She rose up


All night long, the outside world bellowed. Bellowed, honked, shrieked, krilled, ululated and yowled. She tossed restlessly, nearly sleeping but disturbed by the concatenation of sounds rising in hysterical crescendo and then falling into brief staccato silences. She woke, and slept, and woke, and slept, until 3 a.m., when the full moon was hot and the orchestra was tuning up for another movement.

“I am afraid I never will do that,” she told herself as she considered sleeping in the basement, with the spiders and the goblins still hiding in the shadows of her childhood. She rose up in her blue nightgown and went outside, where she sat on the porch swing. The silver lace vine shone in the moonlight, the honeysuckle twitched as if its dreams were restless.

At 3:20, he went past the house where he used to live. It was now even more worn by time and weather than it had been. He stopped, to see it better, and turned off his car engine. The house seemed smaller, and ghostly in the flat white light of the high summer moon. Sitting on a porch swing sat a girl, swinging gently, in a blue nightgown and bare feet. She was singing a song, a ballad of danger and gypsy love that sounded so familiar he spontaneously got out of the car and walked toward her in the moonlight.

The girl looked up and their eyes met. She stopped swinging. The birds and the beasts in the barnyard started up again and within seconds they were wrapped in cacophonous, ratcheting, chaotic sound.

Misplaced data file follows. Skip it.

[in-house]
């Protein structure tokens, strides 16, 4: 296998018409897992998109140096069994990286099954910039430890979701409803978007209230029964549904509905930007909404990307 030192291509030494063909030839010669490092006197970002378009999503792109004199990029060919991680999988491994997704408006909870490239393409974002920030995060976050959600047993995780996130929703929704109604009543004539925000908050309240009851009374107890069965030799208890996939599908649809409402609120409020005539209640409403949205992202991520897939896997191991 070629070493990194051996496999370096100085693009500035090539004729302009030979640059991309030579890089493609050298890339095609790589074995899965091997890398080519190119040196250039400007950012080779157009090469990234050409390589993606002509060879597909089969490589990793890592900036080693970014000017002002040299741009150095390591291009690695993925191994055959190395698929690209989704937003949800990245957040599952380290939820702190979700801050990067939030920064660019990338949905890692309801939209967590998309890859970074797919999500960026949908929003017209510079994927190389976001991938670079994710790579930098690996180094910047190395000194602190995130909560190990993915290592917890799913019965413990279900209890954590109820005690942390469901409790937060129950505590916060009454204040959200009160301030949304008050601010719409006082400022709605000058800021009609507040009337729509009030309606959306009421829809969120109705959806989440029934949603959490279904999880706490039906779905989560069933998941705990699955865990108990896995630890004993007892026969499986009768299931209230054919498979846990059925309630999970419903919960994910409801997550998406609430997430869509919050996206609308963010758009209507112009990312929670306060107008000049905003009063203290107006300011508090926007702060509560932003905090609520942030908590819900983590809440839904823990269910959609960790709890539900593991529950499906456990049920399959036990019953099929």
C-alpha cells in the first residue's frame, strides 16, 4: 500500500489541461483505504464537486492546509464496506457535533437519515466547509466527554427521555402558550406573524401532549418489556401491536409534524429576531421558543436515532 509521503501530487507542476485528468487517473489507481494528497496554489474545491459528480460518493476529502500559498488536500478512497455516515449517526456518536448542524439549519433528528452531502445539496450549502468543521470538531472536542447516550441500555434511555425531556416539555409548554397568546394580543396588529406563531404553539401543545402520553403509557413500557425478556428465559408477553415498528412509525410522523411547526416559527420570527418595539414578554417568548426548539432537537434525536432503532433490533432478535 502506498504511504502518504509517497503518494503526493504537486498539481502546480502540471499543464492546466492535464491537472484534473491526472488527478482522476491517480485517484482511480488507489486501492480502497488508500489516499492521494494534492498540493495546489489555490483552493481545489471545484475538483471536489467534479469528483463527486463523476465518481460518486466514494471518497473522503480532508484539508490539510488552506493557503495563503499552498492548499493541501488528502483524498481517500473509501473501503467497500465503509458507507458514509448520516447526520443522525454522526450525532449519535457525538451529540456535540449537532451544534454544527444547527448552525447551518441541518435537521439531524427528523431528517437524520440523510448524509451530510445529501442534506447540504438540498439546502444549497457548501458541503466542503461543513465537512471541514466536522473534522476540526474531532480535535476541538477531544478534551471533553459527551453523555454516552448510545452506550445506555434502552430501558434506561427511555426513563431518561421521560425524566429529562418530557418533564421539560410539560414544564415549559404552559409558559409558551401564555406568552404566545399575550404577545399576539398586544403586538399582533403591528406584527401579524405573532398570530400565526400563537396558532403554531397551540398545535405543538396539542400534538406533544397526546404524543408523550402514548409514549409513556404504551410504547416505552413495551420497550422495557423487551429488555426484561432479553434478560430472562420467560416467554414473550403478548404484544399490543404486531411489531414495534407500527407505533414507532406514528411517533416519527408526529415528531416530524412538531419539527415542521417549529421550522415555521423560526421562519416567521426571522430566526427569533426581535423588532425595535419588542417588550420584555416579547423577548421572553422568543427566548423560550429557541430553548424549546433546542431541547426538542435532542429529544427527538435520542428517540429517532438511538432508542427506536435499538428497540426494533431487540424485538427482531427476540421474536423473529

“Good gracious!” she said, getting off the swing and stepping onto the cool grass. She started toward the house, the house with the silent windows, that seemed to him to be empty.

“No!” he said. “Stop!” But she didn’t, she didn’t stop and the house swallowed her up and the sounds were swallowed with her and he stood on the front porch in the moonlight, saying “Mom? Mom?” to the empty rooms and gaping windows and the moon slid behind the clouds in the sudden silence.

 

 

 

 

 

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2 Responses to “She rose up”


  1. 1 Craig Towsley July 26, 2011 at 6:41 am

    Oh, Twist!

    At first I thought there were just a tad too many adjectives and adverbs, but the piece soon swept me up and away. And then the ending slammed me down, but not hard, like dropping onto a couch at the end of a long day.

    Very nice.

  2. 2 Teresa July 26, 2011 at 3:17 pm

    Thanks, great feedback. The noisy adjectives are definitely pushing hard, but I ended up thinking the silence stood out even more by contrast.


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